President Trump speaks during a news conference in the White House in Washington on Feb. 16. (Pablo Martinez Monsivais/Associated Press)

In today’s White House press briefing, April D. Ryan, White House correspondent and Washington bureau chief for American Urban Radio Networks, asked White House press secretary Sean Spicer about the lessons that President Trump may have taken from his visit Tuesday to the National Museum of African American History and Culture. She asked:

What did the president gain from his tour today? You talked about where he visited, the exhibits that he visited. Did he also visit slavery? And the reason why I’m asking is, is because when he was candidate Trump, he said things like “we made this country,” meaning white America, and not necessarily black. Did he gain —

Not appearing terribly pleased with the premise, Spicer responded, “I don’t know why you would say that. What do you mean?” In turn, Ryan said, “No, no, no, he said that. I heard him say that.” With that, Spicer ventured an explanation of the president’s “eye-opening” tour of the museum.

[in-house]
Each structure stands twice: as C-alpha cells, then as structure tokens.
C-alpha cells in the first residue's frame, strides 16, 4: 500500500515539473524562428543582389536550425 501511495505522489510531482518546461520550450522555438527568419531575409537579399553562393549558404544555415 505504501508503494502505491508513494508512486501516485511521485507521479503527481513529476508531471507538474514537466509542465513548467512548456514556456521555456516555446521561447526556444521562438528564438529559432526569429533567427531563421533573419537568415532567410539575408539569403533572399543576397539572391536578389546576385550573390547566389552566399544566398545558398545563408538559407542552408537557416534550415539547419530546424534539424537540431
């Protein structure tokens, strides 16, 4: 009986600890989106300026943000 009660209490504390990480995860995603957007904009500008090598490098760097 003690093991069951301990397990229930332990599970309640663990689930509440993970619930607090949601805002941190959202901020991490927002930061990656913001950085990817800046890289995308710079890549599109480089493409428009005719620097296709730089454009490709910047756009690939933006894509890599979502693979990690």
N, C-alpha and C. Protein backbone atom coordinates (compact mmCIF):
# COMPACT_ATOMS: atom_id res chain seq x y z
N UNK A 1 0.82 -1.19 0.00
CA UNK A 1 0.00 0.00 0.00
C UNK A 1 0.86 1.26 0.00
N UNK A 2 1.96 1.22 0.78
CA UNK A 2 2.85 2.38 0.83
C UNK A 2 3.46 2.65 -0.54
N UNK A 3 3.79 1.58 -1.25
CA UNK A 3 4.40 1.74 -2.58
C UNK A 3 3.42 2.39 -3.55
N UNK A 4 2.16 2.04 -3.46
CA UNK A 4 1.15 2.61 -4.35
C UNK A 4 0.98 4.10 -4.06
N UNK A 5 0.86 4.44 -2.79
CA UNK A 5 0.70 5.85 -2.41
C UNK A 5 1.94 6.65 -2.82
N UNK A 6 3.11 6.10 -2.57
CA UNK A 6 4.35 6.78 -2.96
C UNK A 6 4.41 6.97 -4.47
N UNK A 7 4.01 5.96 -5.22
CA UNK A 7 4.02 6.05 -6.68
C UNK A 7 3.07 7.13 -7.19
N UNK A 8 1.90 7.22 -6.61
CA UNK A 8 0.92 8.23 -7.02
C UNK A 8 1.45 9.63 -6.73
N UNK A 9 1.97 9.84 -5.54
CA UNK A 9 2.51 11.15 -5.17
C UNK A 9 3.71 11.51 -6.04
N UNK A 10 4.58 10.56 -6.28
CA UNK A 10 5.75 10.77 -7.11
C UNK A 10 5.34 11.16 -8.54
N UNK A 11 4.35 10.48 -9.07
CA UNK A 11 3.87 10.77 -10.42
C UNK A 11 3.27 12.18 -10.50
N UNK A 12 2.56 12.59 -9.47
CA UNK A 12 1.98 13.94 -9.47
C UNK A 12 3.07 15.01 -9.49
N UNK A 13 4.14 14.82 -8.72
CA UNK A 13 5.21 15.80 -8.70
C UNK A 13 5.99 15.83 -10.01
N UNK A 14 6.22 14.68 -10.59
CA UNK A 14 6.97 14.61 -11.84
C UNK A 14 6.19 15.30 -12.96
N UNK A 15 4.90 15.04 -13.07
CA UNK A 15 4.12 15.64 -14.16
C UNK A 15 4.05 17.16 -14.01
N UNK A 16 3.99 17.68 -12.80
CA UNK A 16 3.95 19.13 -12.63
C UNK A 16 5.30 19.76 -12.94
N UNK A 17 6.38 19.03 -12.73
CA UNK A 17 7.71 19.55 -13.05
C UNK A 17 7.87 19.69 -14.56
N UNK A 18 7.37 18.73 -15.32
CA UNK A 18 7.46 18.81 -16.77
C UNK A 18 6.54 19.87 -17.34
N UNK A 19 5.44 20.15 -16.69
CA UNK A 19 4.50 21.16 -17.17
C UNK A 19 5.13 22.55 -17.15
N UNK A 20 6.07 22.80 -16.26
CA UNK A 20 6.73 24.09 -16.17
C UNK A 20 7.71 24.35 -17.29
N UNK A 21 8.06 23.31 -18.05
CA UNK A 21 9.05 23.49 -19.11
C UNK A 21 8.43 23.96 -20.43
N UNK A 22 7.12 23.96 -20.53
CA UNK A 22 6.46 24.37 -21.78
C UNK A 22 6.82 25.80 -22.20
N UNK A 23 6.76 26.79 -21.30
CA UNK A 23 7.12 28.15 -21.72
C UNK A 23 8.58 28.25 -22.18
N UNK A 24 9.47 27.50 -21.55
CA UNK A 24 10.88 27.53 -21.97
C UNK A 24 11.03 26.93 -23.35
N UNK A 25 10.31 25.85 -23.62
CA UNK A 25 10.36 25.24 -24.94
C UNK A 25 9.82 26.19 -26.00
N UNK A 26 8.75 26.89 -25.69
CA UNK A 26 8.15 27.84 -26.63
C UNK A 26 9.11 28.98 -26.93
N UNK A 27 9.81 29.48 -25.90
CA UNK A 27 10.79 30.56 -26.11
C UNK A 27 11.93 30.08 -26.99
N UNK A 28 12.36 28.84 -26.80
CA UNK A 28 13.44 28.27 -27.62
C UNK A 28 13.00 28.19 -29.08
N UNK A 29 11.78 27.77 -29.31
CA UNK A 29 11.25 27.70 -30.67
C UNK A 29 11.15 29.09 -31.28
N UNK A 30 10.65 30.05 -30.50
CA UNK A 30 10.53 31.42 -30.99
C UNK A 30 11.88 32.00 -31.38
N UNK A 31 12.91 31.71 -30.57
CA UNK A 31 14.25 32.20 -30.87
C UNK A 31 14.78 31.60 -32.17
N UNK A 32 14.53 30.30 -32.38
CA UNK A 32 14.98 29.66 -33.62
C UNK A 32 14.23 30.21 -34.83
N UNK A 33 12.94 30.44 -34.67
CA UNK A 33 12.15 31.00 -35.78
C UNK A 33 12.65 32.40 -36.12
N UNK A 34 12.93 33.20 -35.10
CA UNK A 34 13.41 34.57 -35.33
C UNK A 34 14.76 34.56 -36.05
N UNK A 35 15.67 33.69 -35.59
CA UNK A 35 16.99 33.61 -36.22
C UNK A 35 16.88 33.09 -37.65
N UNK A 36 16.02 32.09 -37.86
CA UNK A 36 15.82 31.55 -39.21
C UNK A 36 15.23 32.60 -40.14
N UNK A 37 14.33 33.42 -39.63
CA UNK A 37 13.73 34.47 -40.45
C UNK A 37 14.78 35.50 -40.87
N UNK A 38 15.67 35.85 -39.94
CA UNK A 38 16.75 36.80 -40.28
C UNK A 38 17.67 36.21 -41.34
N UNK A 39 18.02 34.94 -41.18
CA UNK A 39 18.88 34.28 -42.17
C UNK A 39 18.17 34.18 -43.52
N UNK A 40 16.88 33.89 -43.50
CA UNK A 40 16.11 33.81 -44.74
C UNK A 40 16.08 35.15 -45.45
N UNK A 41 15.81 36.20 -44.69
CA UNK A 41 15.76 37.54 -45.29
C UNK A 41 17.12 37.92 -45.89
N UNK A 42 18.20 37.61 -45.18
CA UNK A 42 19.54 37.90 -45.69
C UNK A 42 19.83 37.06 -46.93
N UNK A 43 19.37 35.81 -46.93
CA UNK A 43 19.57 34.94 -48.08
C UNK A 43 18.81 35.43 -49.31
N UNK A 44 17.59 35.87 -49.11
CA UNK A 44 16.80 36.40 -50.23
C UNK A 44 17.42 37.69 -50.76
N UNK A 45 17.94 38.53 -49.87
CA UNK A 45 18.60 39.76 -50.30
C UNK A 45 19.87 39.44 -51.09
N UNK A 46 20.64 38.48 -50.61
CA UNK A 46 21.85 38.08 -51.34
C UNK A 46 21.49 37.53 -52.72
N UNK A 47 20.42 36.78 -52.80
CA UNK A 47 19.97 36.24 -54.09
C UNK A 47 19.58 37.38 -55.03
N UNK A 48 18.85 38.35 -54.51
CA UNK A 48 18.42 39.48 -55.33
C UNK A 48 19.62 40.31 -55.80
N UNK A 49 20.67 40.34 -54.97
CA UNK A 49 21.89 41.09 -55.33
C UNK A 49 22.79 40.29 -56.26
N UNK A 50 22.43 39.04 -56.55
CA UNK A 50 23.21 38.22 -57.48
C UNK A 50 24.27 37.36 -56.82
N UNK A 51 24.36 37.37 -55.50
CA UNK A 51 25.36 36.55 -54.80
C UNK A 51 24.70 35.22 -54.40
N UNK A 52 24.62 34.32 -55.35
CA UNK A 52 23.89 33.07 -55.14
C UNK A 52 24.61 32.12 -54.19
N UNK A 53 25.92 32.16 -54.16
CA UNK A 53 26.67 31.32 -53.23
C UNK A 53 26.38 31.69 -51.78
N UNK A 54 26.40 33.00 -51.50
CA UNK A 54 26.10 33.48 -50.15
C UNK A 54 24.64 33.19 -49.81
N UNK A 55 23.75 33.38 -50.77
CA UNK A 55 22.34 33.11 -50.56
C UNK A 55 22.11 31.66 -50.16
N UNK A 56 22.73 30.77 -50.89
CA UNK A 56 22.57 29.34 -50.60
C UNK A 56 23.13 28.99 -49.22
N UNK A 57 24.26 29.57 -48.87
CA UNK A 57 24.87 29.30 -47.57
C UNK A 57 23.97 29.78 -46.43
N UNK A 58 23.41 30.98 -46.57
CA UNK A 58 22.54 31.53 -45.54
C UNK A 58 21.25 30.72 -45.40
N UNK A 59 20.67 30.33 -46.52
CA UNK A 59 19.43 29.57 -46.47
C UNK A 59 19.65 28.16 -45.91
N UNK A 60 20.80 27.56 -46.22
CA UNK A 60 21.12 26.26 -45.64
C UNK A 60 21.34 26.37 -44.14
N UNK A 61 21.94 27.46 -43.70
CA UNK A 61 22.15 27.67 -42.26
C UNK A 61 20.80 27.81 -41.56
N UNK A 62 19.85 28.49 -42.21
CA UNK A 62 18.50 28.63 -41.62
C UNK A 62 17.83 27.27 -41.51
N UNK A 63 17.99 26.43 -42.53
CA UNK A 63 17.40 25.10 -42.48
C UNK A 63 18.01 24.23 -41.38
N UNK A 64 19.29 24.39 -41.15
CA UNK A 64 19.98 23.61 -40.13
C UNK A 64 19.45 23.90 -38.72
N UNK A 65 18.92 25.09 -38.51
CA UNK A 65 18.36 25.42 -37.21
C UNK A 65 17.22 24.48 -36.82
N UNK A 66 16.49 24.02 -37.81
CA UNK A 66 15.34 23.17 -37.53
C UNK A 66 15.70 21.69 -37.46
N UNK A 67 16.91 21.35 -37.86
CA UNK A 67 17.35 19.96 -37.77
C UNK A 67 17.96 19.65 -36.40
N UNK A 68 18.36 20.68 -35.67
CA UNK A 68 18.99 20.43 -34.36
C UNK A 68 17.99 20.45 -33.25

The exchange left folks wondering precisely what material Ryan was sourcing for her claim about the president. Over at Mediaite, Alex Griswold put this question in a headline: “April Ryan Accuses Trump of Saying White People Made America. What Is She Talking About?”

So the Erik Wemple Blog rang her up. She cited remarks that candidate Trump made in mid-March 2016, such as this quote from a Ohio rally: “We’re people that work very hard. We’re people who’ve built this country and made this country great. And we’re all together and we want to get along with everybody, but when they have organized, professionally staged wise guys, we’ve got to fight back, we’ve got to fight back.”

Ryan tweeted out those remarks at the time:

What Trump said that day and the people to whom he said it matter, as Ryan tells it. “The president said we built this country. He said that on that highly charged event,” said Ryan, noting that the audience for the event was predominantly white. “And now coming into this facility and seeing this new museum, what was his takeaway? Does he still feel the same way? That’s all it was.”

The Erik Wemple Blog moments ago asked Spicer for his take on the matter and we’ll update if we hear back.